Celebrities and investors have made vintage frocks more desirable than ever, but you don’t have to be rich to pick up a golden oldie
KERRY Taylor surely has one of the most enviable jobs in fashion. An auctioneer, and one of the UK’s foremost experts in vintage clothing and textiles, she was entrusted with the sale of wardrobes belonging to the Duke and Duchess of Windsor, Princess Diana, Audrey Hepburn and Daphne Guinness, among many others. In 2008, she presided over the sale of a rare Paco Rabanne chain-link, armour-plate mini dress that sold for £9,000. And, the following year, of an Yves Saint Laurent couture evening ensemble which a wealthy collector bought for £20,400. Other pieces have gone for upwards of £60,000.
So I’m almost blown away (and reaching for my credit card) when I discover, in an auction this week, for example, two Thierry Mugler suits from the 1990s with an estimate of just £150, a late 1980s Chanel velvet and taffeta evening gown for £200 and a John Galliano embroidered dress for £80.
Vintage fashion, you see, is not just about the headline-making, budget-busting sales; it’s about wearable, affordable fashion. And, anyway, what pleasure can you get from a £20,000 YSL frock if you can’t drink red wine and go dancing in it? Just ask Kate Moss, who tore her favourite vintage Dior frock after partying a little too heavily with Mario Testino at the Dorchester (she ended up flogging it for charity).
“If you want to go and buy a designer dress,” says Taylor, “you’ll spend £2,000 or £3,000 on something that was run up on a production line and, of that £2,000, I would say you probably have about £50 in terms of the material and the making of it. The rest of it is all to do with the branding and the marketing that makes you desire it in the first place.
“Whereas in the great age of haute couture, which was at its height during the 1950s, 99 per cent of what you were paying for was in the hand finishing, the beautiful fabrics, not only the cutting edge of design but a really high-quality piece. Even if you turn it inside out, all the seams, all the raw edges are hand-overstitched. It was a labour of love and it was an exquisite artisanal piece.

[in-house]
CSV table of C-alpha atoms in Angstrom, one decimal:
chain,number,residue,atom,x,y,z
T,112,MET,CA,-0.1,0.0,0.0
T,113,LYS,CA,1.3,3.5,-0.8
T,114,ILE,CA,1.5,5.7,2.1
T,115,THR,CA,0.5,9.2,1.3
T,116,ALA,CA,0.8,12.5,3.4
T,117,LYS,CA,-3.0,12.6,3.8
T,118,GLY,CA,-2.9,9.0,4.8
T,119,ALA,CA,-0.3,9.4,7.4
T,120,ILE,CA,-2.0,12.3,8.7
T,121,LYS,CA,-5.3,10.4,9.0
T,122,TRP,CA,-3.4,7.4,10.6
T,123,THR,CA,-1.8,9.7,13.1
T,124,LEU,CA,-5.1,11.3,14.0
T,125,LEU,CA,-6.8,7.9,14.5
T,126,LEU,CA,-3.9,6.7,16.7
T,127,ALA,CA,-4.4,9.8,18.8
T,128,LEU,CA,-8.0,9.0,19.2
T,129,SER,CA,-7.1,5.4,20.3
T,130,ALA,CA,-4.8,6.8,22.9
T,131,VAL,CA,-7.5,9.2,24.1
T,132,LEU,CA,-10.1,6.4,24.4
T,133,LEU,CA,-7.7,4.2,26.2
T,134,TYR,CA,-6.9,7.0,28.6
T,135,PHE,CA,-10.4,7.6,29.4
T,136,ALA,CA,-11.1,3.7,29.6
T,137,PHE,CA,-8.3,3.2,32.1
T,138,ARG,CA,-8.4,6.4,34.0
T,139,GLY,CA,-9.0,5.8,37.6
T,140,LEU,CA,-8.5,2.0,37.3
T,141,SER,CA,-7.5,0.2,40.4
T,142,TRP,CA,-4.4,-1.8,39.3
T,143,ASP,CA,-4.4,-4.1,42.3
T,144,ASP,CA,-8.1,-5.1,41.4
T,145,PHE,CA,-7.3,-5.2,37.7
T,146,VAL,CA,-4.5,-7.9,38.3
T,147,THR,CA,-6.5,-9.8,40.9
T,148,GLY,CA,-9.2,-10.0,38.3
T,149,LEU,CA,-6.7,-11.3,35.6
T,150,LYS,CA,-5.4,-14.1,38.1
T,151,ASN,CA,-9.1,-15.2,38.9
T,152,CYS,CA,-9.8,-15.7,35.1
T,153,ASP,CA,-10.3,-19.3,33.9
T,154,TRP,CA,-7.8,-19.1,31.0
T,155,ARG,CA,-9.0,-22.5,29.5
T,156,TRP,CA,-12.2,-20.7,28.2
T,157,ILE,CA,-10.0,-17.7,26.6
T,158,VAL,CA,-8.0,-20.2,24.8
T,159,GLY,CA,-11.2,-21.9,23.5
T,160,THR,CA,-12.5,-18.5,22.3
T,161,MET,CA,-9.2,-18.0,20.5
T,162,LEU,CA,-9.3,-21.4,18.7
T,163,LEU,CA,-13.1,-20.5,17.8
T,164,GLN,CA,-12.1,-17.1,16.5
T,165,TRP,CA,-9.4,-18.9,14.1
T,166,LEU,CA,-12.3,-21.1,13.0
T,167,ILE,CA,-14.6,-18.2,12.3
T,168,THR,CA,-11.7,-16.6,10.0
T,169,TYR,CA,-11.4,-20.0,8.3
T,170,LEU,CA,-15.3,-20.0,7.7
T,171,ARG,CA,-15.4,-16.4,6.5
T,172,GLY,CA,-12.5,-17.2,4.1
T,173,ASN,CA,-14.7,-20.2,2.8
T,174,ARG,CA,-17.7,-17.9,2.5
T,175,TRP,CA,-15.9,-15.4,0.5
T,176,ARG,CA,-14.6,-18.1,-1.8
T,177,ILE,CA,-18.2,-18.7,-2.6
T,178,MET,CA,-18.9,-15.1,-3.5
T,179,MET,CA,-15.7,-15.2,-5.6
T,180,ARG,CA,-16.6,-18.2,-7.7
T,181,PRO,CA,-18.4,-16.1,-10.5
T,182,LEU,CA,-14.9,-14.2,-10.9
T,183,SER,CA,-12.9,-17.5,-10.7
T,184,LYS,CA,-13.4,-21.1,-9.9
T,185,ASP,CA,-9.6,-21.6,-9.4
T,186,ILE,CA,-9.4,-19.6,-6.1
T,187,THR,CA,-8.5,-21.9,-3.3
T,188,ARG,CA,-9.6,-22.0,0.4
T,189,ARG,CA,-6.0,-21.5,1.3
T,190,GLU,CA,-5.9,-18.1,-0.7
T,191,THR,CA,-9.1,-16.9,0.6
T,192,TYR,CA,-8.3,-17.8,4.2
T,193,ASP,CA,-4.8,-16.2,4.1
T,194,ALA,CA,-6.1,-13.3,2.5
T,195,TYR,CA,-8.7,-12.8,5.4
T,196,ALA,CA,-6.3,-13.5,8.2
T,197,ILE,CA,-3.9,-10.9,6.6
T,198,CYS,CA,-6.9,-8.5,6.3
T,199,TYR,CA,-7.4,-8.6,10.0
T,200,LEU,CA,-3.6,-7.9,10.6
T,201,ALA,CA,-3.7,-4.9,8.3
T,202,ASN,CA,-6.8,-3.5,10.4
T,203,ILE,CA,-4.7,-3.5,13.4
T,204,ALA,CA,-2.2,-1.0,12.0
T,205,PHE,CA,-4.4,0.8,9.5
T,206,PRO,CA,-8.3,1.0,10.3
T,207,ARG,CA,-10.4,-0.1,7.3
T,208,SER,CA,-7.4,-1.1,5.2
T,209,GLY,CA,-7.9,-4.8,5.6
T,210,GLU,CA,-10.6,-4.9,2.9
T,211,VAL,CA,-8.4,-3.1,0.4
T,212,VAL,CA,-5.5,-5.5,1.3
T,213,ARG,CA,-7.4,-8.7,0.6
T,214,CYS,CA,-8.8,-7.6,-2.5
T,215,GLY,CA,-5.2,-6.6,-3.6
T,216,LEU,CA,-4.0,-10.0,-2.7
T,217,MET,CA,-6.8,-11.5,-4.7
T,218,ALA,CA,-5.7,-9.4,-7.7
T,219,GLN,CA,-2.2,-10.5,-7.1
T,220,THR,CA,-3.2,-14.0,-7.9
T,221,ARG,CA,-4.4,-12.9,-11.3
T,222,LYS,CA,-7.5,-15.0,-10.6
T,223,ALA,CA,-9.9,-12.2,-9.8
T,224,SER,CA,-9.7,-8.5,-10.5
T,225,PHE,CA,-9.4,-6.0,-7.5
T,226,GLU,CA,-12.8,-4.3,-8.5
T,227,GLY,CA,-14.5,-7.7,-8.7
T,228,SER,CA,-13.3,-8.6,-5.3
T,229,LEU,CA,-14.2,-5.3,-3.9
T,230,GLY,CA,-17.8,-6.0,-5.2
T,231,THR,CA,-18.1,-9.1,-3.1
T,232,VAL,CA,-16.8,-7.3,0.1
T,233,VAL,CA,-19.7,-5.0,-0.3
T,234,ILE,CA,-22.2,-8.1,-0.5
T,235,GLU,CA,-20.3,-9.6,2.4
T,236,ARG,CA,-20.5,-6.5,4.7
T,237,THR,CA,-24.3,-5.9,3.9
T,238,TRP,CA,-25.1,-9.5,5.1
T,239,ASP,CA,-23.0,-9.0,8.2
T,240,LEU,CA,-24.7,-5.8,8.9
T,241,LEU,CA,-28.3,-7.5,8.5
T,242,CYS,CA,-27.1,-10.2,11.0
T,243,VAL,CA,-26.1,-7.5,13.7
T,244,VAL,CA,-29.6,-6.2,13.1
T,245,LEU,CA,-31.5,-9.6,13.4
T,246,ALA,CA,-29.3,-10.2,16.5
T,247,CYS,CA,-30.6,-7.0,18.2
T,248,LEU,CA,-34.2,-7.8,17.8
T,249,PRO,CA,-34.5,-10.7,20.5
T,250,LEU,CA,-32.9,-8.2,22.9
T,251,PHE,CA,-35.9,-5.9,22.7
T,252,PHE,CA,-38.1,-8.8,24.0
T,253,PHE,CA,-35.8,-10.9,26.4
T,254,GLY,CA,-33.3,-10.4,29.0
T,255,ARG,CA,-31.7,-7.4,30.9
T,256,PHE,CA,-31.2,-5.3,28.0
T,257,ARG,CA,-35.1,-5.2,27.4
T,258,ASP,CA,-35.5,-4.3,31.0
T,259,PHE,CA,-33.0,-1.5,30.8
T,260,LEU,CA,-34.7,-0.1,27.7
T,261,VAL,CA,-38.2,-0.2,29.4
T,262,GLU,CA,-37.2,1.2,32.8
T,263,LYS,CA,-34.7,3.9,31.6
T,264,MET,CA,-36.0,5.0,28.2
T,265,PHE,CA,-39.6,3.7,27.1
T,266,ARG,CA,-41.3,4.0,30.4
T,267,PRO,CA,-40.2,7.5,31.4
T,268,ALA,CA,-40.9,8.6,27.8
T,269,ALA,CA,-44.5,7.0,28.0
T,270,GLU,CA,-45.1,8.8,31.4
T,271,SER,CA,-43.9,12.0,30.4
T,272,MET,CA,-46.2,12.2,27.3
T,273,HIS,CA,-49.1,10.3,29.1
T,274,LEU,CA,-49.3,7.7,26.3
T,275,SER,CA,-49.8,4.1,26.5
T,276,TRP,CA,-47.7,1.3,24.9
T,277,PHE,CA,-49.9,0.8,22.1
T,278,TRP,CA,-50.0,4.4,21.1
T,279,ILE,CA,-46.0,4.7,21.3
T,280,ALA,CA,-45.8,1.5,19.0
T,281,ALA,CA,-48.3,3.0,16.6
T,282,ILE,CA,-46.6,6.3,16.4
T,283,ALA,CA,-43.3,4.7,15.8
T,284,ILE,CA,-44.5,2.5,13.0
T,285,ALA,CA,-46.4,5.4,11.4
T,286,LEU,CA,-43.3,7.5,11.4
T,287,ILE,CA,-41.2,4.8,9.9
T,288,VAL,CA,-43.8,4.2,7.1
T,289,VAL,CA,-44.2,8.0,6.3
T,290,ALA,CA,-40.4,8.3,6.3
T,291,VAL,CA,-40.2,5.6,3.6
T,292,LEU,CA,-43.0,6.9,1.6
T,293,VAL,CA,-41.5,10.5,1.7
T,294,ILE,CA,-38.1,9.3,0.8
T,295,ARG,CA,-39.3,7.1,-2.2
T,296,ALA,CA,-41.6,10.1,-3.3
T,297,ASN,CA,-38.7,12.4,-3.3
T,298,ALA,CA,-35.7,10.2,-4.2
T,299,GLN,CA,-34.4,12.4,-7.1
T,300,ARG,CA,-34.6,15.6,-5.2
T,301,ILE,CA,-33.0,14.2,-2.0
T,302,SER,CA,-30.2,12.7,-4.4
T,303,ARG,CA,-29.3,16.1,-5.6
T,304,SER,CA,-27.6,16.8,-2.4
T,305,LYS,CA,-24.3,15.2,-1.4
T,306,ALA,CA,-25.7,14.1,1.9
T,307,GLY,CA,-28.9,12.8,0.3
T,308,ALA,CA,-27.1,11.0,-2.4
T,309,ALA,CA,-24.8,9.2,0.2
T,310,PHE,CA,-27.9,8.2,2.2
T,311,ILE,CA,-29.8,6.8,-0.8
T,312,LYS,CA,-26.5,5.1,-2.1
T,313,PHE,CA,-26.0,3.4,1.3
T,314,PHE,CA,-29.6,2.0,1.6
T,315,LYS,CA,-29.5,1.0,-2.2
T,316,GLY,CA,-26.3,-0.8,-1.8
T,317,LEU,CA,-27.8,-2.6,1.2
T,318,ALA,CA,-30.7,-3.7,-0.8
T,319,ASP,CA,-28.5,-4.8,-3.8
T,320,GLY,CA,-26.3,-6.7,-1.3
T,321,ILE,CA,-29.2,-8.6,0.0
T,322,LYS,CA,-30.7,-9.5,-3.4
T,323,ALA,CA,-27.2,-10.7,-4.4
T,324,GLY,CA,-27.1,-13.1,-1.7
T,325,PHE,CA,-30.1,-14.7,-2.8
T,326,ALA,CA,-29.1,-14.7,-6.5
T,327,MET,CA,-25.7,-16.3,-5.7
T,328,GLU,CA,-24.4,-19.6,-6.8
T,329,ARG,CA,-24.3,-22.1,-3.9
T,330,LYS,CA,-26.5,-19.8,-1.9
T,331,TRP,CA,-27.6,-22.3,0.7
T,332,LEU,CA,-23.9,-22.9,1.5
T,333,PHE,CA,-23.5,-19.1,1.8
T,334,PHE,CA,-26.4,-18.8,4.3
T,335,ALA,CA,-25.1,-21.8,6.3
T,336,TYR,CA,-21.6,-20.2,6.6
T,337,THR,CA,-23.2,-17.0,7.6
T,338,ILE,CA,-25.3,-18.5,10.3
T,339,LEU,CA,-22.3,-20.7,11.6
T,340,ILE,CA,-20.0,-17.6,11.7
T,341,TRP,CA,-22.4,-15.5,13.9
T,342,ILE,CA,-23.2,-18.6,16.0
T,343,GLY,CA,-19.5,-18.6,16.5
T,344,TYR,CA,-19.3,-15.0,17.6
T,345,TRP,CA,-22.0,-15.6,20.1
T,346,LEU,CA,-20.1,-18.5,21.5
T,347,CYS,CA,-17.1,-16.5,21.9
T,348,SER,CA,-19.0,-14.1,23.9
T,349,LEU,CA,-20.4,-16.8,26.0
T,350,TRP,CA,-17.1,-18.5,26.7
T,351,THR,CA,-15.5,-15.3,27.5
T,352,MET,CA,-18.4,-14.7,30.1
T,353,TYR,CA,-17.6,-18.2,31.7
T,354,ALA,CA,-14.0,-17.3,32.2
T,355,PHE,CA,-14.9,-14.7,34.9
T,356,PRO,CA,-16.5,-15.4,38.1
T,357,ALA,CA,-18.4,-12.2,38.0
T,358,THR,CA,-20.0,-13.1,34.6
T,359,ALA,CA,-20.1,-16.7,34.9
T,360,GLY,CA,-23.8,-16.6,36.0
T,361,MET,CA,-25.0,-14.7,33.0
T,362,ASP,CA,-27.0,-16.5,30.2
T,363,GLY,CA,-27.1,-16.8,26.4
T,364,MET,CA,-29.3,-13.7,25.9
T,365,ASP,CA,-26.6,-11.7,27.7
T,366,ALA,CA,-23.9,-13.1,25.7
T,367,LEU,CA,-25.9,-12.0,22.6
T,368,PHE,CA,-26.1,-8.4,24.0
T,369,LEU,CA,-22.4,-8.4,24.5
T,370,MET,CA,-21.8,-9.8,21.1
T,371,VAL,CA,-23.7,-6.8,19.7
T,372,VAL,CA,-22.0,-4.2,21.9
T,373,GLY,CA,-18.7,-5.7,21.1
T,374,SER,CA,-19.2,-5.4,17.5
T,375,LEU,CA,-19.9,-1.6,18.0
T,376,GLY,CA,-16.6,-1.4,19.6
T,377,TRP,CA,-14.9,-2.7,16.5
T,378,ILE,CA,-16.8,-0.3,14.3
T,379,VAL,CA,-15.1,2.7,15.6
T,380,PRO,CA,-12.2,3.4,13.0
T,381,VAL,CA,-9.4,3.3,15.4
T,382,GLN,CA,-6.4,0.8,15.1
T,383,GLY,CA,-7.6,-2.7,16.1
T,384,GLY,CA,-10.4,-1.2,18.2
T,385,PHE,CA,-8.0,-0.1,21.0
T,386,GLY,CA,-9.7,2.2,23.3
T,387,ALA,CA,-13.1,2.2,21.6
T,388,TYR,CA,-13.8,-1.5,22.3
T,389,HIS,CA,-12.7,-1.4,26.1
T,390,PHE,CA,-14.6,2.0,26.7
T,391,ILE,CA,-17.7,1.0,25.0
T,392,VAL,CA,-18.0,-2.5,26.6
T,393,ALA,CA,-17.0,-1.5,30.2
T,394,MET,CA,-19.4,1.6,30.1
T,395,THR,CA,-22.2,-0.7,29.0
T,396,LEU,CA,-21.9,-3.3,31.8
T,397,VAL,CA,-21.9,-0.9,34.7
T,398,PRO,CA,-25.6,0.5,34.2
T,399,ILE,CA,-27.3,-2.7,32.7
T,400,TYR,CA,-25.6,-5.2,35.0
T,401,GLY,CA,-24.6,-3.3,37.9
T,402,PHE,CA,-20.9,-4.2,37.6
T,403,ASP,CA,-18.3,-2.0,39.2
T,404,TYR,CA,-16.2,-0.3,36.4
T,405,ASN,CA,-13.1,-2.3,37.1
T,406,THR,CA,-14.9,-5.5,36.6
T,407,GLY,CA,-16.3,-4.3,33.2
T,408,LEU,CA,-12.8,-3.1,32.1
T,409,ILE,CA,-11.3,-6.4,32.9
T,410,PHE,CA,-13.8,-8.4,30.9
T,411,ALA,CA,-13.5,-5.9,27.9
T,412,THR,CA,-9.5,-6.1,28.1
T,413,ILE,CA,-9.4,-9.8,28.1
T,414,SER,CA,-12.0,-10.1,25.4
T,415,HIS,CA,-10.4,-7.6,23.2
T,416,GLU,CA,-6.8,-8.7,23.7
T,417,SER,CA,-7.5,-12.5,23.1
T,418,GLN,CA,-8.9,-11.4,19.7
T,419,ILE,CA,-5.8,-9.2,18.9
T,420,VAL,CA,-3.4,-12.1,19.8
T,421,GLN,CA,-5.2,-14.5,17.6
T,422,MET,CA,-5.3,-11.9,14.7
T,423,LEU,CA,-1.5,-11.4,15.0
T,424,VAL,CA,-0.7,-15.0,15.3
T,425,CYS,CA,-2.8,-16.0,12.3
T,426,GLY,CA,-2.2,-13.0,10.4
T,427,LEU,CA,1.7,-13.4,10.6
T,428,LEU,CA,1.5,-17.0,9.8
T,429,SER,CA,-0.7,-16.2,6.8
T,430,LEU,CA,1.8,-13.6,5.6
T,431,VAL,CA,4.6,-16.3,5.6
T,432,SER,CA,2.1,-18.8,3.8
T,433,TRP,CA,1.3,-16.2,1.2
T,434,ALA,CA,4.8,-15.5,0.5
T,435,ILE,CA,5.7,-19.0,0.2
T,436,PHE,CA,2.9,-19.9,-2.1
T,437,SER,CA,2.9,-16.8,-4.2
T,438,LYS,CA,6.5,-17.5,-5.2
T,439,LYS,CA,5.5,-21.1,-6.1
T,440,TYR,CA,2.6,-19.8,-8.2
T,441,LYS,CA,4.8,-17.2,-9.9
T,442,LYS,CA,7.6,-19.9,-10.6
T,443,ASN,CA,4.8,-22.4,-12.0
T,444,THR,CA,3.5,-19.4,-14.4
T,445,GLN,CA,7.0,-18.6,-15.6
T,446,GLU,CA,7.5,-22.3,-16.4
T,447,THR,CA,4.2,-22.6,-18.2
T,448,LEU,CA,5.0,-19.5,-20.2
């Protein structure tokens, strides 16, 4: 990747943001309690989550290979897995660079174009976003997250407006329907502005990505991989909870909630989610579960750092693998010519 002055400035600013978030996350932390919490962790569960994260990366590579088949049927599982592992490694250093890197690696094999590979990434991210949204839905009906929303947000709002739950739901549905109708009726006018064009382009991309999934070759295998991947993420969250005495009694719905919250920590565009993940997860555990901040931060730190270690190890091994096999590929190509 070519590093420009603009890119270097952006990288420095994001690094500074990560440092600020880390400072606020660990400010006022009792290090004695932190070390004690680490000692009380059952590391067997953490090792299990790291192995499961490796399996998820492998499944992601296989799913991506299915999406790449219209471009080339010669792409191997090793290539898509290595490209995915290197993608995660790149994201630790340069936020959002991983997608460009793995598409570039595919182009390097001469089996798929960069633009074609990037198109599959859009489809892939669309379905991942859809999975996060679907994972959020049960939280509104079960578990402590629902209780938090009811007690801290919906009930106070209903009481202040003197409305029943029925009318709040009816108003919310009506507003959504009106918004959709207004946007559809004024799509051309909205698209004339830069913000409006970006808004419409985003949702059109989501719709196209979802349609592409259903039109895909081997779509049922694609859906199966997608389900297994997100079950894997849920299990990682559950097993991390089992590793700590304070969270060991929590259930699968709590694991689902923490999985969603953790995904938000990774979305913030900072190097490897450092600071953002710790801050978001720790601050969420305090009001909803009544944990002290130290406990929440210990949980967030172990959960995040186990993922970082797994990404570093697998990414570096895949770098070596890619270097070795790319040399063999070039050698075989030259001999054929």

“And you can buy the most fabulous piece of haute couture for hundreds of pounds.”
The trend for vintage fashion – not just worn by the likes of Moss, but by stars such as Julia Roberts, Reese Witherspoon and Penelope Cruz on the red carpet – is down to the fact that, says Taylor, everyone is sick and tired of looking the same as everyone else.
“A lot of fashions today are based on vintage styles anyway,” she says. “There’s a tiredness with this mass-produced, designer label look. And with vintage, people always say, ‘Wow! Where did you get that? Where can I get one?’ Well, you can’t.”
But while more of us than ever are buying into vintage as a fashion trend, it has never been more desirable for collectors and investors. If you were buying furniture or embroidered samplers in the 1980s and 1990s, for example, you would now be making a huge loss on your investment, she says. “If you’d bought fashion you can often add a zero.
“There has been a leap in value, but we’re still quite cheap really. When you look at, say, £60,000 for a dress, that’s a really bad Old Master drawing or a really bad Impressionist sketch. It’s nothing. But you can buy the crème de la crème of the fashion market. It’s an applied art, really. They are design objects, objects of desire.
“Some of the people who are collecting,” she adds, “they don’t really care about the investment aspect because they really need to have that piece because they love that designer. These things are so rare, people fight over them.”
However, the word vintage is overused and misused. “So much that is described as ‘vintage’ is just second-hand clothing, and the vintage tag just an excuse for overcharging. You can get something like a paper dress, which is not haute couture – it was a mass-produced promotional thing for Campbell’s soup – but it’s still interesting. Whereas you can get something that’s 1970s Marks & Spencer and it has age but it’s not very exciting. So it has to have a really strong aesthetic appeal as well as some age.”
And serious investors – those with serious cash to spend – know to look for items by a designer when they were working at their peak. “So, for example, for Balenciaga you’d be looking for something in the late 1950s and throughout the 1960s. If it’s Coco Chanel, then something from the 1930s would be wonderful. Elsa Schiaparelli from the 1930s again. You’re also looking for things which are very beautiful and also unaltered, in good condition and preferably labelled.”
If Granny’s old frock in a trunk in your attic ticks all – or at least some – of those boxes, you could be on to a very good thing indeed. She recalls a dress she spotted in a collection in Paris which was unlabelled – the client thought it was worth around £200 – but which Taylor suspected was by Madeleine Vionnet.
“I managed to track down an archive photograph of it being modelled in the mid-1920s, and that was as good as having a label, because here was the proof.”
How did she know it wasn’t a copy, I wonder. This is the designer, after all, who was so furious at being heavily copied that she would dip her thumb in ink and put her thumbprint on every one of her labels.
“Vionnet was a genius,” says Taylor. “Her construction was always clever. She would never do things the orthodox way: the seaming, the shapes of the panels, the beading was extremely high quality.”
The dress, in the end, was deemed an original. It sold for £60,000.
• Vintage Fashion & Couture: From Poiret To McQueen, by Kerry Taylor, is published by Mitchell Beazley, £25